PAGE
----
Qualitative research design is continually evolving. It is not only more established in disciplines beyond the traditional social sciences in which it is a standard choice, but also just as impacted by the changes in what data, technologies, and approaches researchers are using. This Handbook takes readers through the foundational theories, functions, strategies, and approaches to qualitative research design, before showcasing how it negotiates different data and research environments and produces credible, actionable impact beyond the study. Containing contributions from over 90 top scholars from a range of social science disciplines, this Handbook is not just an anthology of different qualitative research designs and how/when to use them; it is a complete exploration of how and why these designs are shaped and how, why, and into what they are evolving. This is a valuable resource for Master's and PhD level students, faculty members, and researchers across a wide range of disciplines such as health, nursing, psychology, social work, sociology, and education. Volume One: Part I: Concepts of Designing Designs in Qualitative Research; Part 2: Theories and Epistemological Contexts of Designing Qualitative Research; Part 3: Elements of Designing Qualitative Research; Part 4: Basic Designs and Research Strategies in Qualitative Research; and Part 5: Mixing Methods in Designing Qualitative Research. Volume Two: Part 6: Designing Qualitative Research for Specific Kinds of Data; Part 7: Designing Qualitative Online and Multimodal Research; Part 8: Designing Qualitative Research for Specific Groups and Areas; Part 9: Designing Qualitative Research in Disciplinary Fields; and Part 10: Designing Qualitative Research for Impact.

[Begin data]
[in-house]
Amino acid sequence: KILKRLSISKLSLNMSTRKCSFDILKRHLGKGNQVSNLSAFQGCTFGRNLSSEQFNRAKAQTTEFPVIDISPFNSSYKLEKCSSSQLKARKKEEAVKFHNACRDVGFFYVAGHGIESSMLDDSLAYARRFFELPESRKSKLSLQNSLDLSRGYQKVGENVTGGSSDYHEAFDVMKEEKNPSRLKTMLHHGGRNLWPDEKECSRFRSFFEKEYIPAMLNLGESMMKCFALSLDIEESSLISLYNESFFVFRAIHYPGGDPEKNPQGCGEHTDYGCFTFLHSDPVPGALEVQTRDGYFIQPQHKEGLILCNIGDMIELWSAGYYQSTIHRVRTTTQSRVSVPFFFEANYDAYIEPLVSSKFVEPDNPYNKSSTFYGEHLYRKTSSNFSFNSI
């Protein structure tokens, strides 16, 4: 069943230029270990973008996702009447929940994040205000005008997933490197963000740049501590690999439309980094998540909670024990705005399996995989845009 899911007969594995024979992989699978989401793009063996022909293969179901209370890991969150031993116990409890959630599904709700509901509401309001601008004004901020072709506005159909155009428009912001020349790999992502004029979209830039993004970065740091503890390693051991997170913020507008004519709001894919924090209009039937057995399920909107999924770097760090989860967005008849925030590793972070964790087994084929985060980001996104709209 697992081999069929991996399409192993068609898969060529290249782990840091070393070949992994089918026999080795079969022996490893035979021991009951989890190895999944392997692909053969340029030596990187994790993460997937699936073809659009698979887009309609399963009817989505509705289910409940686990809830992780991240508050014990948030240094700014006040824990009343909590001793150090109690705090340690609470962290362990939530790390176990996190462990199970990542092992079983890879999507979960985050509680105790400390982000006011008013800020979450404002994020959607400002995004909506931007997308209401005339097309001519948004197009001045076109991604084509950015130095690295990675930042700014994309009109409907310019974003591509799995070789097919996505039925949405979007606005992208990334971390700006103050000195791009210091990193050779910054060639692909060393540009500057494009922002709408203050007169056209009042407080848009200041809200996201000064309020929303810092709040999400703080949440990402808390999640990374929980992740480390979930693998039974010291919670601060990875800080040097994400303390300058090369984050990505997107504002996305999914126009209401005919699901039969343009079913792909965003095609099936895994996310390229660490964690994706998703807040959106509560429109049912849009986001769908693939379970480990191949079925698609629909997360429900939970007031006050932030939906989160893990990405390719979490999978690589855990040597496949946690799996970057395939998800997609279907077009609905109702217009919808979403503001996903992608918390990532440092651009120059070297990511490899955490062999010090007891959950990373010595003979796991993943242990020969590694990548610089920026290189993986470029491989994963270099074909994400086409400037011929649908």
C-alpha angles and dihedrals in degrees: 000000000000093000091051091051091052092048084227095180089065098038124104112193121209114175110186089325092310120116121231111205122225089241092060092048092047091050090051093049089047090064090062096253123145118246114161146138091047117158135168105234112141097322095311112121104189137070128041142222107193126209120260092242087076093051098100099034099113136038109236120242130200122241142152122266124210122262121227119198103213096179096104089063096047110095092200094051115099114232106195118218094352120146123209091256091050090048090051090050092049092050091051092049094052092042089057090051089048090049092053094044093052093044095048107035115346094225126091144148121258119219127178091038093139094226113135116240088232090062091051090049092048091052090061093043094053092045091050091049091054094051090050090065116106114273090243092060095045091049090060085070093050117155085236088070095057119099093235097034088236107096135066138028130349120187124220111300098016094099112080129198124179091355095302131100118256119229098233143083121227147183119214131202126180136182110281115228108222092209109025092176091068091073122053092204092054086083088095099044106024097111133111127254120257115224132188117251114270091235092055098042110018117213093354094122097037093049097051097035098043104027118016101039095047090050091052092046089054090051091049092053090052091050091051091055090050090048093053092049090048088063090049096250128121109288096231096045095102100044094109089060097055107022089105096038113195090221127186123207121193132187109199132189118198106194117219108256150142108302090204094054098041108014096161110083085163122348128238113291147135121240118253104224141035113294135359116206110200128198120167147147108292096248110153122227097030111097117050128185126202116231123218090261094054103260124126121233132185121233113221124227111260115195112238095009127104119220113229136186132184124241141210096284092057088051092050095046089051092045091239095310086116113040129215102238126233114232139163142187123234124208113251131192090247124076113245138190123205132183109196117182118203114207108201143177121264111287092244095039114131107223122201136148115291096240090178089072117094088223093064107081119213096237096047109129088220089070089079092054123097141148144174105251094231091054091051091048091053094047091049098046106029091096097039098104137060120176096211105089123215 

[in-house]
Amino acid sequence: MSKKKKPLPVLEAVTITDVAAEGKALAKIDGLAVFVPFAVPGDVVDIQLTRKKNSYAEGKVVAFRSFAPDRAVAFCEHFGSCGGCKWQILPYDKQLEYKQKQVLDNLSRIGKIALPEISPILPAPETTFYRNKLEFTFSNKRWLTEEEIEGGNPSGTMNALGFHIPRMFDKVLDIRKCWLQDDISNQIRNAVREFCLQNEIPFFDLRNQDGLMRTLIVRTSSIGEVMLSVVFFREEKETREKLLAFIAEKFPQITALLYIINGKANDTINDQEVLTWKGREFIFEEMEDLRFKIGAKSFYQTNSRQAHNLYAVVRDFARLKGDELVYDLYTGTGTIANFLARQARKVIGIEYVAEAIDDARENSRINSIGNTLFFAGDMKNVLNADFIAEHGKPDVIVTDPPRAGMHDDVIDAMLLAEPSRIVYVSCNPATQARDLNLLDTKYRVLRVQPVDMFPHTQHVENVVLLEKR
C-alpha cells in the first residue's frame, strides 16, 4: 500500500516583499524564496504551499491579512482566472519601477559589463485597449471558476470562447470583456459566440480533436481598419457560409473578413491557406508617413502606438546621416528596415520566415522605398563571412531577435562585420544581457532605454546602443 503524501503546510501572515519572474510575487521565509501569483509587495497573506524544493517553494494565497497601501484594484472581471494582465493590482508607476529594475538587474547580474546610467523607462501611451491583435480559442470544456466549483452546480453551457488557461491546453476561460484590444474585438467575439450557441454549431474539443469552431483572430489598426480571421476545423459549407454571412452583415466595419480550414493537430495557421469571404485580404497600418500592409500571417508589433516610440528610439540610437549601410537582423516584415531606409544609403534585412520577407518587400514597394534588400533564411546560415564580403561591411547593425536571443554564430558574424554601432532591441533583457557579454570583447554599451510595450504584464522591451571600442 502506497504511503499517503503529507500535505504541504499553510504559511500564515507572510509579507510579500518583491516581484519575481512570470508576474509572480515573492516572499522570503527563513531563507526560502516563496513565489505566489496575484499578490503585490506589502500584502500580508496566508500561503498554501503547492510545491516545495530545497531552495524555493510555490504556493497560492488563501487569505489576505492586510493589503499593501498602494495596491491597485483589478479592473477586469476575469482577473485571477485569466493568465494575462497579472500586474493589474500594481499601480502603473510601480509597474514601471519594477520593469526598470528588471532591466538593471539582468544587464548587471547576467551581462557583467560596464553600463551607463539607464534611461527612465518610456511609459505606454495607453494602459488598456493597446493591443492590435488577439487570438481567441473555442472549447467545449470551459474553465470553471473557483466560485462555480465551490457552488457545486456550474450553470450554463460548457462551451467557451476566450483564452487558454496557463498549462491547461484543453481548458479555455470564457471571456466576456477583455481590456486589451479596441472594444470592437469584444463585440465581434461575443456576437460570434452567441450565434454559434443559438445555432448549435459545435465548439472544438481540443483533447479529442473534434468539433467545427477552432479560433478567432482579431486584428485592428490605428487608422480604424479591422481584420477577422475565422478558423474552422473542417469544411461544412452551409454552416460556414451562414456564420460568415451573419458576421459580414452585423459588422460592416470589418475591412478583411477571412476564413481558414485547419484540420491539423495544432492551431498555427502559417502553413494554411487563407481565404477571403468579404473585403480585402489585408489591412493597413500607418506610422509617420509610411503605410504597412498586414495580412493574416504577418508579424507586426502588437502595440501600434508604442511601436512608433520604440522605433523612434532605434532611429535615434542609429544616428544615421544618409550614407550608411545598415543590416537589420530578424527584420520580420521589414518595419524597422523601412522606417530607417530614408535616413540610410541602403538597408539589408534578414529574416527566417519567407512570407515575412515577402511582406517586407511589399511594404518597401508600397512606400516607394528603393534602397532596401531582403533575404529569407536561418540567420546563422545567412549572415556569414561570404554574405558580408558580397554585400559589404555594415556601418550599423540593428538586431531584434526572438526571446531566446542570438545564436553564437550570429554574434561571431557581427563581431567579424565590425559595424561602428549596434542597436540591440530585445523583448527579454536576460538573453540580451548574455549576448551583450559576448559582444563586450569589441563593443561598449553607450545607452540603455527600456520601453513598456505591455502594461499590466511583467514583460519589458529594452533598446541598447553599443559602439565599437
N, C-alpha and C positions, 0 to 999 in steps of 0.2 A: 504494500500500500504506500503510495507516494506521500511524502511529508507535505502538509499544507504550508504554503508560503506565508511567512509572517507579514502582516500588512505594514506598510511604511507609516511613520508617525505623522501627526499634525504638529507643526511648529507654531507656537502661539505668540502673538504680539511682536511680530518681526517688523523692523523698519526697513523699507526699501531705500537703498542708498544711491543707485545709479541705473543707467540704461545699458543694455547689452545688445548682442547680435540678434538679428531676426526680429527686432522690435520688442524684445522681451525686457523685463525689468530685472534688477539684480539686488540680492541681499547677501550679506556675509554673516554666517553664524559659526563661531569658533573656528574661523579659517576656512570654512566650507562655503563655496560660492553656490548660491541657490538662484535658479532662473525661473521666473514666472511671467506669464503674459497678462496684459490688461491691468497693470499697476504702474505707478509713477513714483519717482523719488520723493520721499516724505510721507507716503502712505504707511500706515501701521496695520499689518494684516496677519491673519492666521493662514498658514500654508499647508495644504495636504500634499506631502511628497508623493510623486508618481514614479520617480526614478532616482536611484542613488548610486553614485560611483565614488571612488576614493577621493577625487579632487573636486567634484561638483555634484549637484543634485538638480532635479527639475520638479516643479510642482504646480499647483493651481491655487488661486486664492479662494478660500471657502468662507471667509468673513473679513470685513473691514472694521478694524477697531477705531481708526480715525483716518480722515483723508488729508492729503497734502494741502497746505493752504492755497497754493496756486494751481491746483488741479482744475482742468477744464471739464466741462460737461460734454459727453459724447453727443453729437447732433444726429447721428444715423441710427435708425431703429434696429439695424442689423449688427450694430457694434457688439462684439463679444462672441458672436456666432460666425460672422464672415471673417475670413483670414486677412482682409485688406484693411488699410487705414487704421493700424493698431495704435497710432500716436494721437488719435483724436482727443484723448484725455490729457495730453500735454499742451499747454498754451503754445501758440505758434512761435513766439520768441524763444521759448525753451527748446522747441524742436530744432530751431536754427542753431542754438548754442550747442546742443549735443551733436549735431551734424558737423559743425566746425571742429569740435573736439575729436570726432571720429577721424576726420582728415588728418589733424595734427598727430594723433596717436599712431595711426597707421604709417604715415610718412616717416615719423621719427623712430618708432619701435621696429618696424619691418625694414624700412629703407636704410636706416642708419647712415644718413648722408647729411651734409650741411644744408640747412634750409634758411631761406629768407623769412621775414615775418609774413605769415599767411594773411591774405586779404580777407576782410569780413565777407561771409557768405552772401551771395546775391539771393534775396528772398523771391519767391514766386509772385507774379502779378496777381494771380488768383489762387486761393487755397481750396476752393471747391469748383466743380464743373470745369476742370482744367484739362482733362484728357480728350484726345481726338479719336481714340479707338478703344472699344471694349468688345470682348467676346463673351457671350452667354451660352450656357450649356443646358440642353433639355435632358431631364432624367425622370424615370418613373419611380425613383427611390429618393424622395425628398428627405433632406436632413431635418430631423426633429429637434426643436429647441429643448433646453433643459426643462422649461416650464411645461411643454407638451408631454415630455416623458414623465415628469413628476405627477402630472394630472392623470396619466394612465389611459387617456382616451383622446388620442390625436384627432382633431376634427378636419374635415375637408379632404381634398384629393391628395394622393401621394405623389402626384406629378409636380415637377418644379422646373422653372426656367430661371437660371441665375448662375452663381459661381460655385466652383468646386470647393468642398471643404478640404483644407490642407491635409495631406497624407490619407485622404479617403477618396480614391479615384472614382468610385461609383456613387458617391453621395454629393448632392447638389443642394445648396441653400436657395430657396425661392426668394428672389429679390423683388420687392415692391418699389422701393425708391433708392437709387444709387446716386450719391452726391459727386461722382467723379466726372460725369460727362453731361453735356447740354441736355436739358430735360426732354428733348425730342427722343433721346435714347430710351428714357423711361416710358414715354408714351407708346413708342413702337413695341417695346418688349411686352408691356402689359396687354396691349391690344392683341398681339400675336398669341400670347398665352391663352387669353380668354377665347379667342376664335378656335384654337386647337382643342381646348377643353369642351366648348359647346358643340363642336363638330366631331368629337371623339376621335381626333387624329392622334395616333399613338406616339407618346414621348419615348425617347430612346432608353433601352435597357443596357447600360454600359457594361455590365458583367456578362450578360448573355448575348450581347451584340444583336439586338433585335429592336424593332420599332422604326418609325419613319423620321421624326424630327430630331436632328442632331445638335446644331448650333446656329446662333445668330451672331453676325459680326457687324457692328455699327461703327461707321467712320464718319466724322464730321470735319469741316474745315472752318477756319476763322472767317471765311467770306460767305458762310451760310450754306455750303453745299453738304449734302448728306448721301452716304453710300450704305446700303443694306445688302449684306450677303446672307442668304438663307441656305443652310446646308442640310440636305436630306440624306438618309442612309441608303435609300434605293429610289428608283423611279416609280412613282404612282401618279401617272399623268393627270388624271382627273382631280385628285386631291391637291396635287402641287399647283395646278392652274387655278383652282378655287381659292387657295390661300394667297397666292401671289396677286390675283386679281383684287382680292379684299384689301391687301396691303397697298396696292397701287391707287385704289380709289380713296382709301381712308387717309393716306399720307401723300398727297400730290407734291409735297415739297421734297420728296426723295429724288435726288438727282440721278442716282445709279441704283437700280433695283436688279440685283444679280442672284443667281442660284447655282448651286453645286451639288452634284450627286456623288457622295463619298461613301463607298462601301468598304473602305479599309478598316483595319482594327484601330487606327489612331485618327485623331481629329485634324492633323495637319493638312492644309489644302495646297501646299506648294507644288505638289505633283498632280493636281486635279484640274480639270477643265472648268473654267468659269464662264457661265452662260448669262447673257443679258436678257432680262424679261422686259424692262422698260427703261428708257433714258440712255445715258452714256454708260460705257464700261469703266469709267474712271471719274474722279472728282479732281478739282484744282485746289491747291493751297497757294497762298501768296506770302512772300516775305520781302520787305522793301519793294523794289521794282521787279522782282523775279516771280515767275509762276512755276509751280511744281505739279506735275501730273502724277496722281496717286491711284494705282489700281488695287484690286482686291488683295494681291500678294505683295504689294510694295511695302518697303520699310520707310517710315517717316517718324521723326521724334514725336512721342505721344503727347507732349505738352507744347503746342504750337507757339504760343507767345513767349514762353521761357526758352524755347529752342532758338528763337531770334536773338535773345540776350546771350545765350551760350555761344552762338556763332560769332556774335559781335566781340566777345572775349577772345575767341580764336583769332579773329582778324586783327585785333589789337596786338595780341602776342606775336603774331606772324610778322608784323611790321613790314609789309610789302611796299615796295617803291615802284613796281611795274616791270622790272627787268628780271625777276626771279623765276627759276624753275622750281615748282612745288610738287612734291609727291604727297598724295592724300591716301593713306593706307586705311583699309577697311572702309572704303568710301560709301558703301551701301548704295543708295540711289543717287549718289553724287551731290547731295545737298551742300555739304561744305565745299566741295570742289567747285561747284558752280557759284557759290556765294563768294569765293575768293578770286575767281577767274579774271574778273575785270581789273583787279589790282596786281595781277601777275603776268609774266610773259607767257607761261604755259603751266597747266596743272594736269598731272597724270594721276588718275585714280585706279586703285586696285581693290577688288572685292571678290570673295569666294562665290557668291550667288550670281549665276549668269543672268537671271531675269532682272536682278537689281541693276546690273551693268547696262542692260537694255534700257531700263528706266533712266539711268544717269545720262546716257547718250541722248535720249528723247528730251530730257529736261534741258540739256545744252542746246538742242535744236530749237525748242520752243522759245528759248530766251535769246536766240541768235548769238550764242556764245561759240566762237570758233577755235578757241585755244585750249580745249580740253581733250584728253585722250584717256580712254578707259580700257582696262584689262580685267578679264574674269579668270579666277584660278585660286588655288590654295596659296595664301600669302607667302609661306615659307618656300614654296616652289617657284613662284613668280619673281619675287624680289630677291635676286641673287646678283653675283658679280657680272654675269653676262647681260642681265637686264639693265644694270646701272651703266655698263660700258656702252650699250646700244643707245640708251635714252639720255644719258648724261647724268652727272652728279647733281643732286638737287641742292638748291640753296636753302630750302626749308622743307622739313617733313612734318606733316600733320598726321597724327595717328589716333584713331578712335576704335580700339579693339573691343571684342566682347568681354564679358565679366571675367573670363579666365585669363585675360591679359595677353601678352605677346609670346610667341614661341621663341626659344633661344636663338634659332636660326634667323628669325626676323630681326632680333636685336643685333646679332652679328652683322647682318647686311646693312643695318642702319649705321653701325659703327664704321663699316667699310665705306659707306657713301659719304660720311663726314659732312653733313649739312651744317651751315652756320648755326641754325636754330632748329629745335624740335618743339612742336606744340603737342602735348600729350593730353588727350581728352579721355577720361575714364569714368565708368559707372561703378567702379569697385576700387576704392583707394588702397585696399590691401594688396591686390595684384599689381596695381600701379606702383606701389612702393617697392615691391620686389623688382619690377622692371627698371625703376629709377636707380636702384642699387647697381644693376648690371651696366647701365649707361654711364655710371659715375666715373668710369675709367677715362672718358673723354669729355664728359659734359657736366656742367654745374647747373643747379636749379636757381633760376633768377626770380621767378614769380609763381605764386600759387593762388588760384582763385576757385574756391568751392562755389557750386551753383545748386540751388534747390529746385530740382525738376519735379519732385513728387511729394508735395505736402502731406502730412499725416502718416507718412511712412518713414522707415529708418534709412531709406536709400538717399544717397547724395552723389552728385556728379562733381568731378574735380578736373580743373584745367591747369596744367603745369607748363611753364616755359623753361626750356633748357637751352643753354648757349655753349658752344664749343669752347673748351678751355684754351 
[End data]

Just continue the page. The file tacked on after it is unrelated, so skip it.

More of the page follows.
Part V: Mixing Methods in Designing Qualitative Research
Part V is about extending qualitative research designs by planning and using combinations of various methods. In this part and its title, the understanding of ‘mixing’ is wider than in some areas of the mixed methods discourse. Part V includes six chapters, of which the first addresses pluralism (see Chamberlain, Chapter 34, this Handbook), including ‘combinations of epistemologies, methodologies, methods, and analytic approaches’. These combinations mostly remain within the field of qualitative research. The discussion about psychosocial methodologies (see Jones, Chapter 35, this Handbook) is rooted in the various layers of (psychological) experience of issues, conflicts, and problems and the different methods of interviewing and observing used for studying these layers. The chapter on ...